Local Superclusters

small Earth's_Location_in_the_Universe Local SuperclustersIn this segment of our “How far away is it” video book, we cover the superclusters closest to our supercluster, Virgo.

First we discuss the overall structure of the nearest 20 superclusters and illustrate the galactic structures of galaxy filaments, walls and voids including: the Sculuptor void; the Perseus-Pegasus filament; the Fornax, Centaurus, and Sculptor walls as well as the Great Wall or Coma wall. Then we take a look at several of these superclusters and some of the galaxies in each one we examine.

We start with the Hydra Supercluster with the Hydra Galaxy Cluster at its center. We examine NGC 2314, a rare double small D = 00183 NGC 6782 in visable Light copyaligned pair of galaxies. We then move to the Centaurus Supercluster with the Centaurus Galaxy Cluster at its center. We then take a look at some of the galaxies in this supercluster including NGC 4603, NGC 4622, the unusual NGC 4650A, and NGC 4696. We then move on to the Perseus-Pisces Supercluster and the Perseus galaxy cluster within it and the remarkable galaxy NGC 1275 within it. Then we cover the Coma Supercluster with the Coma galaxy cluster at its center. We then take a look at the beautiful and wispy galaxy NGC 4921 along with NGC 4911.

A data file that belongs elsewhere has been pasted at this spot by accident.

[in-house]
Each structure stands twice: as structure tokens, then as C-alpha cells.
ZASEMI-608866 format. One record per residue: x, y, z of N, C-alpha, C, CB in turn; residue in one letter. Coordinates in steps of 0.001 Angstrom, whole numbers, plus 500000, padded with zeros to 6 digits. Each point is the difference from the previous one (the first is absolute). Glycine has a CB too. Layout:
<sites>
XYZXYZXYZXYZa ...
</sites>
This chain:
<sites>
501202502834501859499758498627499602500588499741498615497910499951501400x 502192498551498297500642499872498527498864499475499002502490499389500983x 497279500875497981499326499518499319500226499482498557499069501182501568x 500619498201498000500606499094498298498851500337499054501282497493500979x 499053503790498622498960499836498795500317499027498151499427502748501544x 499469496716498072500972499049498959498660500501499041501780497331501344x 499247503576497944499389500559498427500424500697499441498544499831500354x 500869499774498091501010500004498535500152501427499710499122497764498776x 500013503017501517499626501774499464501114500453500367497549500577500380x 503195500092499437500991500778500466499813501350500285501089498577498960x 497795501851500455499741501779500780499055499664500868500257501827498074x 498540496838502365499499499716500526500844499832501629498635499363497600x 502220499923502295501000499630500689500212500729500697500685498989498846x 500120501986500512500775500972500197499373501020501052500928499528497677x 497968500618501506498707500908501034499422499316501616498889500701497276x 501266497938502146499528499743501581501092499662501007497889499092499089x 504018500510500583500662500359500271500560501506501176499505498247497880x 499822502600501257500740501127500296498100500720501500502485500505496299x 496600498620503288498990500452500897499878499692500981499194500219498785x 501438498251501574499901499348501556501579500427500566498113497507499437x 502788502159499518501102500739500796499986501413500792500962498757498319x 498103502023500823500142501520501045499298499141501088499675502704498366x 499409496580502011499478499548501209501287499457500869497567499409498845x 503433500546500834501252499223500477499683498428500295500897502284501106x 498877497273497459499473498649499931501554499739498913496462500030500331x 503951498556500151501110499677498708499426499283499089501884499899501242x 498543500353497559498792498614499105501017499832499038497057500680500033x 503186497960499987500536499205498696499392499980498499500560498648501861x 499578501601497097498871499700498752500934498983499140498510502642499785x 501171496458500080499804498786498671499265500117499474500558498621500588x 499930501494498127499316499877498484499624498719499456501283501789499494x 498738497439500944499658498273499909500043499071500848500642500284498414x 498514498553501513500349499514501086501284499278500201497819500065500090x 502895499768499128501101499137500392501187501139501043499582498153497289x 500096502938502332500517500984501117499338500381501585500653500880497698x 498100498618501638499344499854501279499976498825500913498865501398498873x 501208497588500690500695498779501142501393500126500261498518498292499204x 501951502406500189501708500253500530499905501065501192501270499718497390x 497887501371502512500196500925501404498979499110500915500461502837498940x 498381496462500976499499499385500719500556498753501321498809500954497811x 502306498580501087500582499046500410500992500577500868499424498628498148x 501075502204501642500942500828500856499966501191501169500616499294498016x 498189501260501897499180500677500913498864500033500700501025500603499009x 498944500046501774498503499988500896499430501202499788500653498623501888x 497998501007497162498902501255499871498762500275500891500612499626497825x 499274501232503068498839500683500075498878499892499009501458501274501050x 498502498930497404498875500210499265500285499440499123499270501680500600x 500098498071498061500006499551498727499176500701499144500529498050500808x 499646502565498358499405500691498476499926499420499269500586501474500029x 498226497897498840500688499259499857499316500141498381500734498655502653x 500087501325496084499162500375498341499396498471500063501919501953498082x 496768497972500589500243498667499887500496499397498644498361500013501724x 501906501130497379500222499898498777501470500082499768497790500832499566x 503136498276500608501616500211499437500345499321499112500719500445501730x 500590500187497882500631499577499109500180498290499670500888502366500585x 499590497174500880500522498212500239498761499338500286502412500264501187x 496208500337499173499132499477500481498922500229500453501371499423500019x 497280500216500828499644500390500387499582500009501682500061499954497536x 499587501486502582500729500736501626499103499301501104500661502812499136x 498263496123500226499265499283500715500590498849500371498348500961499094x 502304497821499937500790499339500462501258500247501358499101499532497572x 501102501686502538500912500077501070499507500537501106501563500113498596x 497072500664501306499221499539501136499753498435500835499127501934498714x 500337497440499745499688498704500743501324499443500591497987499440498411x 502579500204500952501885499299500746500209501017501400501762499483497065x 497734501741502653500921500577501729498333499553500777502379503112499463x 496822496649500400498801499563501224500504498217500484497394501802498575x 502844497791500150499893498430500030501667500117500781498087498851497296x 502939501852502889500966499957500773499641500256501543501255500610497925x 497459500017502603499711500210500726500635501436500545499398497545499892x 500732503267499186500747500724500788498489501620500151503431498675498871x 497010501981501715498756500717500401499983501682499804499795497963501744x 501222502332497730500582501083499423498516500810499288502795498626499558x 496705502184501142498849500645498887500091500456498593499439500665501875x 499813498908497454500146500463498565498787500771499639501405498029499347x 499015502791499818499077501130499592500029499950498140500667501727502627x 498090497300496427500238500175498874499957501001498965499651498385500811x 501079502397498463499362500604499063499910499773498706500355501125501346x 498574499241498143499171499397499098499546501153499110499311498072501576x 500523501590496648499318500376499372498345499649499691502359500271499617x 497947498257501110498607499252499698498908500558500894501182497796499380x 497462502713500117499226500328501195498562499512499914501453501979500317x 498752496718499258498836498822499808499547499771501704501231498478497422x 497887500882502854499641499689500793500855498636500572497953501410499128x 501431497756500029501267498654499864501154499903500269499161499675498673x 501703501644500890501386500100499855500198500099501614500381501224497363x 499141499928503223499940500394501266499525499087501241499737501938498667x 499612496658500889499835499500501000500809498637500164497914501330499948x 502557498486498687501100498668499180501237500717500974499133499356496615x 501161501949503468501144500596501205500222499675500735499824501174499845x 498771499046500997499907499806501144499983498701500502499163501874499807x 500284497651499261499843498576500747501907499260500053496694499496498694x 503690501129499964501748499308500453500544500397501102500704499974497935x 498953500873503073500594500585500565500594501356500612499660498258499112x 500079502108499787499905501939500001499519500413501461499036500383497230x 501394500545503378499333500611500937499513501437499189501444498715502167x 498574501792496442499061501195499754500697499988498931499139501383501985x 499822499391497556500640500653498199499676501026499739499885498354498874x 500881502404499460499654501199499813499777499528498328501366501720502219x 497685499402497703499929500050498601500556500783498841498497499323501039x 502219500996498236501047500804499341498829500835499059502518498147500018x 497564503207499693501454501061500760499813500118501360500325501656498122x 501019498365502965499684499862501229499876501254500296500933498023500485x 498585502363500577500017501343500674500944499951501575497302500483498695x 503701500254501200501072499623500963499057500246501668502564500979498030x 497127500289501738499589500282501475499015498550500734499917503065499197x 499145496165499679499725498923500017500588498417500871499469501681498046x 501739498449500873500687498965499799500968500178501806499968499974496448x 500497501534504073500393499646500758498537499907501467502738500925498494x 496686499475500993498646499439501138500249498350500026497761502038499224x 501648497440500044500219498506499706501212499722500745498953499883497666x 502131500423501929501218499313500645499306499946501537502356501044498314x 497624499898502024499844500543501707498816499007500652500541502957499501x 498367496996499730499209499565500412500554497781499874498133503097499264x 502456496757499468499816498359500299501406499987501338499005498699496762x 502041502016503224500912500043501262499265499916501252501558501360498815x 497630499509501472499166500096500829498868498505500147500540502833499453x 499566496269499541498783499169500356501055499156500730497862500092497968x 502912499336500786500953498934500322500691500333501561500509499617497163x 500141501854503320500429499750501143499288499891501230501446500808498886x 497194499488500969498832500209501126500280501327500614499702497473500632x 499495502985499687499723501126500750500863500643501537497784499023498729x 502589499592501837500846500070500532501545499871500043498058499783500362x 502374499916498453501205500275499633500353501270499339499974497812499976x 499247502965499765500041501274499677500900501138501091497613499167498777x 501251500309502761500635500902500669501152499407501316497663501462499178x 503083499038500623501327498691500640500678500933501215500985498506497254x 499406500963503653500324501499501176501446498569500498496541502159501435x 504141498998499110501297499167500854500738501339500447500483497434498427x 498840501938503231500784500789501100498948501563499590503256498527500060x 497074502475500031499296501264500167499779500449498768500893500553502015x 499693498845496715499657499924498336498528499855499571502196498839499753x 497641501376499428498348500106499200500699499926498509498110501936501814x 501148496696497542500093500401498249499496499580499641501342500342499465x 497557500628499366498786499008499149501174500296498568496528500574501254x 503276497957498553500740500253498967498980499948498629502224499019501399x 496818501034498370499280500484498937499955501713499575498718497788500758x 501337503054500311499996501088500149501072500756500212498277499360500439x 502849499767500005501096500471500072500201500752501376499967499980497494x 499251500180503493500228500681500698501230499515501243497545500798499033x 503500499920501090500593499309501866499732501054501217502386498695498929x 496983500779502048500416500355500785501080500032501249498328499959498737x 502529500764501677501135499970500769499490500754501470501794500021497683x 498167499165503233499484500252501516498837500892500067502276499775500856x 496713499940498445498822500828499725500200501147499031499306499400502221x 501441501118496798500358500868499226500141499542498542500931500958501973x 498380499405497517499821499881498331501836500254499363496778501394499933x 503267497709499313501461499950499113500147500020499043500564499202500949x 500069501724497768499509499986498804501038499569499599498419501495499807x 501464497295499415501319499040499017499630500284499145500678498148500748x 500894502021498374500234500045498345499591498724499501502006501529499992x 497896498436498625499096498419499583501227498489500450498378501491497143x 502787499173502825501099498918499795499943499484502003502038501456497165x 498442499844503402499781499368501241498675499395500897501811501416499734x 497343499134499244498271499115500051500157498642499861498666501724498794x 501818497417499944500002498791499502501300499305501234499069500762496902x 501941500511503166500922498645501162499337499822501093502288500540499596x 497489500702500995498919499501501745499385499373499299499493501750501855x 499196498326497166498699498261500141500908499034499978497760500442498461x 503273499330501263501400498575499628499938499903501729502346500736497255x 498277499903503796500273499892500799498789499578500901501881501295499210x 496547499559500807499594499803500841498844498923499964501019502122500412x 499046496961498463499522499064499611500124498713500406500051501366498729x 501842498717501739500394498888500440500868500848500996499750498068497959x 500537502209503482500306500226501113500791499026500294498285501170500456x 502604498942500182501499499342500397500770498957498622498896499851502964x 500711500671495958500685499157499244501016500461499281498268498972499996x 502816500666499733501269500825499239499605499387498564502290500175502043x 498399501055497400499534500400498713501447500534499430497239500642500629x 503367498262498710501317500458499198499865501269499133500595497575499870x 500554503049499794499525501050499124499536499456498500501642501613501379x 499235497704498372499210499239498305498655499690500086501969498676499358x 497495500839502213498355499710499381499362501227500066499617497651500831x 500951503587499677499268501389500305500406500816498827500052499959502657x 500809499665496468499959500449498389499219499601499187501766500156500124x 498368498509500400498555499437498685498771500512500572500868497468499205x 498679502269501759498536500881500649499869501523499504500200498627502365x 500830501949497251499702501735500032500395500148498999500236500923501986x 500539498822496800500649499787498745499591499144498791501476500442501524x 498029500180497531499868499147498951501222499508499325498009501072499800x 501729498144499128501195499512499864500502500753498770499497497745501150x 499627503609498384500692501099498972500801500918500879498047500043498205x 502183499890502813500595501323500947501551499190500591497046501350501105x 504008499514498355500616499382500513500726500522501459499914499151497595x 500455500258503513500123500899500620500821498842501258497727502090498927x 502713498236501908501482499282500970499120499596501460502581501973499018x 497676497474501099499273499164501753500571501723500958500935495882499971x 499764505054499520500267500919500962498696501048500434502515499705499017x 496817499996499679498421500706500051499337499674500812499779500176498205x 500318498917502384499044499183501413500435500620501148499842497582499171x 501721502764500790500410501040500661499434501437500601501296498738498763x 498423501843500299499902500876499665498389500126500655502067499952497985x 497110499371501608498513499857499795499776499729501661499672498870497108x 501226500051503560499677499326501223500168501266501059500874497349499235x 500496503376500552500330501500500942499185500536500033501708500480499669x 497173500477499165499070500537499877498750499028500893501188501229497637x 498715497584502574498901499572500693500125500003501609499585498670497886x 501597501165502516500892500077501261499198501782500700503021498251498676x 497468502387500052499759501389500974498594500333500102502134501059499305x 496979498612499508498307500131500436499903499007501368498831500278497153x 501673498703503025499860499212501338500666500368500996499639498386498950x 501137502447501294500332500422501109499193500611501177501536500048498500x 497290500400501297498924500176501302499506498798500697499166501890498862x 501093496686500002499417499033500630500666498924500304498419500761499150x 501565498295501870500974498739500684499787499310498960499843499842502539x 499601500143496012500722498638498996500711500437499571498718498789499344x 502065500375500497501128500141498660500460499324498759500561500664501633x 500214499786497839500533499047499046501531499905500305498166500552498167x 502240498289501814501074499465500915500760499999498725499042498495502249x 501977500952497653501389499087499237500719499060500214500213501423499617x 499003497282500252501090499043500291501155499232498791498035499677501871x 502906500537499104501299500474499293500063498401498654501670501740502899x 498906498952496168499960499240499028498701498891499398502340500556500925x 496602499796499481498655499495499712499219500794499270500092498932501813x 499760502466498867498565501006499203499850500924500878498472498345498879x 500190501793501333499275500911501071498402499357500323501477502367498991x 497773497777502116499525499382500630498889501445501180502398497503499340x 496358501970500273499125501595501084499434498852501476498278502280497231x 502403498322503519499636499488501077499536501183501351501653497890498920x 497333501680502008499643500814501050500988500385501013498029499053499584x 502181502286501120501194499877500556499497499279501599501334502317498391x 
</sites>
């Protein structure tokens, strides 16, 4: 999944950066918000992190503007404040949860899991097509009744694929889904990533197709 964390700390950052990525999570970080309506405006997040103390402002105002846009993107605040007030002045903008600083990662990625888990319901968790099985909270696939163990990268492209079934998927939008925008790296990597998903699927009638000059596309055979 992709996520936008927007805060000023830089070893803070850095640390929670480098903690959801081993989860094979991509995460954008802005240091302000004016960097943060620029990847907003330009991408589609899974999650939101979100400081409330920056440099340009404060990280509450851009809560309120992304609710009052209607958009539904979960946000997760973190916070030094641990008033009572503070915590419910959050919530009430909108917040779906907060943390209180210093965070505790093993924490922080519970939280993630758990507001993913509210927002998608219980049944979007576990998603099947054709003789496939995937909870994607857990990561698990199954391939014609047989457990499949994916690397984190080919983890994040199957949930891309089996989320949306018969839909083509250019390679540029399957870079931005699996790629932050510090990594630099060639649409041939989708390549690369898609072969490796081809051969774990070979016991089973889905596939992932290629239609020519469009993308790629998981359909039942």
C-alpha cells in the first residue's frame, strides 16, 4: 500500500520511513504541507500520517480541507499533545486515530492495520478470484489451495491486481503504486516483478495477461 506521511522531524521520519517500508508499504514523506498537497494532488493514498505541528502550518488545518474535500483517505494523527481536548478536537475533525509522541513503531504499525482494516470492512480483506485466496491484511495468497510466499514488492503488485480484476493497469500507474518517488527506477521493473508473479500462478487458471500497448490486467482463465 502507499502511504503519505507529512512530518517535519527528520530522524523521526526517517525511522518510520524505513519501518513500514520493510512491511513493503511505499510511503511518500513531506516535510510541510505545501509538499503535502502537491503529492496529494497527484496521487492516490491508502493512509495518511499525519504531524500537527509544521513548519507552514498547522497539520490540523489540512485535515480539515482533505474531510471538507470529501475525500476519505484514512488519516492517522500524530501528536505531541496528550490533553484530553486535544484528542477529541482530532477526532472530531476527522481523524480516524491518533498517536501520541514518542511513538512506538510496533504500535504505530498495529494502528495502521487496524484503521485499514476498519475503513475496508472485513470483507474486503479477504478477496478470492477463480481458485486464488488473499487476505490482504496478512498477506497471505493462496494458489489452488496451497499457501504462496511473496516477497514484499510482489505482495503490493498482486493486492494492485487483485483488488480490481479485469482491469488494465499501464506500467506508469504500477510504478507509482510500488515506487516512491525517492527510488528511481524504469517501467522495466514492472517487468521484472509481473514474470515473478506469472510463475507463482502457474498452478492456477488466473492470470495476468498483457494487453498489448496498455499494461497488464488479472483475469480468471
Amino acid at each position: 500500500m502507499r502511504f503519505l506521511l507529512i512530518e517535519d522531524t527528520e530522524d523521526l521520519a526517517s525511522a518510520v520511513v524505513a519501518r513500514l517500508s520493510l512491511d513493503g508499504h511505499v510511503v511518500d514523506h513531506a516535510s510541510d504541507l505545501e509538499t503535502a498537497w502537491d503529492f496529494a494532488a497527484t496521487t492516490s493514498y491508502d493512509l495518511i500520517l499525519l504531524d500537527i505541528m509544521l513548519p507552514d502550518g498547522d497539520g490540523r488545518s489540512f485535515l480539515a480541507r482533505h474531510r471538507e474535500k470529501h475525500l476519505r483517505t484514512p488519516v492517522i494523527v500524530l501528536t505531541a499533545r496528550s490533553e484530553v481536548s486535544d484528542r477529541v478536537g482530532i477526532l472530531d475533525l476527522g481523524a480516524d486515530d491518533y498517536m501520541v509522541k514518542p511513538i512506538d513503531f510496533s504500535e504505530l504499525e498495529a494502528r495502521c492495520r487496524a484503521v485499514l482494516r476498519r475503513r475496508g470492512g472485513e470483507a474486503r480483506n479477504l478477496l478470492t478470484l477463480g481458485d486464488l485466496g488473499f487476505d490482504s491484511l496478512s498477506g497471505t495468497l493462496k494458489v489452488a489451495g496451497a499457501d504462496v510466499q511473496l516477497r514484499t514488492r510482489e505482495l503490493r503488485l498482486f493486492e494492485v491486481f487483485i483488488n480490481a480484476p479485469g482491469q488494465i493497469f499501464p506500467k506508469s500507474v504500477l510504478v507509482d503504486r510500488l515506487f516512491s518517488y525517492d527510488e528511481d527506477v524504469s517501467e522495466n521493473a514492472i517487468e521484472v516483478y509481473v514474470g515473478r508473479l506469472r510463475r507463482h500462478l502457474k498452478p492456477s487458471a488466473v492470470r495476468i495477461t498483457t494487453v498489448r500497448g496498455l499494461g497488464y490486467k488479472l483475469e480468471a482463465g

IDL TIFF fileNext we review the distances to some of the other local superclusters including Hercules, Leo, Shapely, Horologium, and the 1 billion light years distant Corona-Borealis Supercluster. We also cover the unusual peculiar motion superimposed on the normal Hubble flow that all the galaxies within a billion light years have. It appears that they are all moving towards a Great Attractor in the Norma or Shapley Supercluster.

small D = 00108 NGC 4603small D = 00320 galaxy- ngc4921-desk-1360Next we take a look at additional galaxies within a billion light years of us including: ESO 510 – G13; NGC 6782; ESO 243-49 HLX-1 with a supermassive back hole in its disk; Stephan’s Quintet; interacting galaxies NGC 1409 and NGC 1410; interacting galaxies ARP 127 and NGC 5679; galaxy cluster Abell S0740; ESO 325-G004 with its unique gravitational lens arcs called Einstein’s rings; and finish with the very interesting Hoag’s Object.

We end with a map of all the superclusters where we highlight the ones we’ve seen and show the dot that represents our local volume.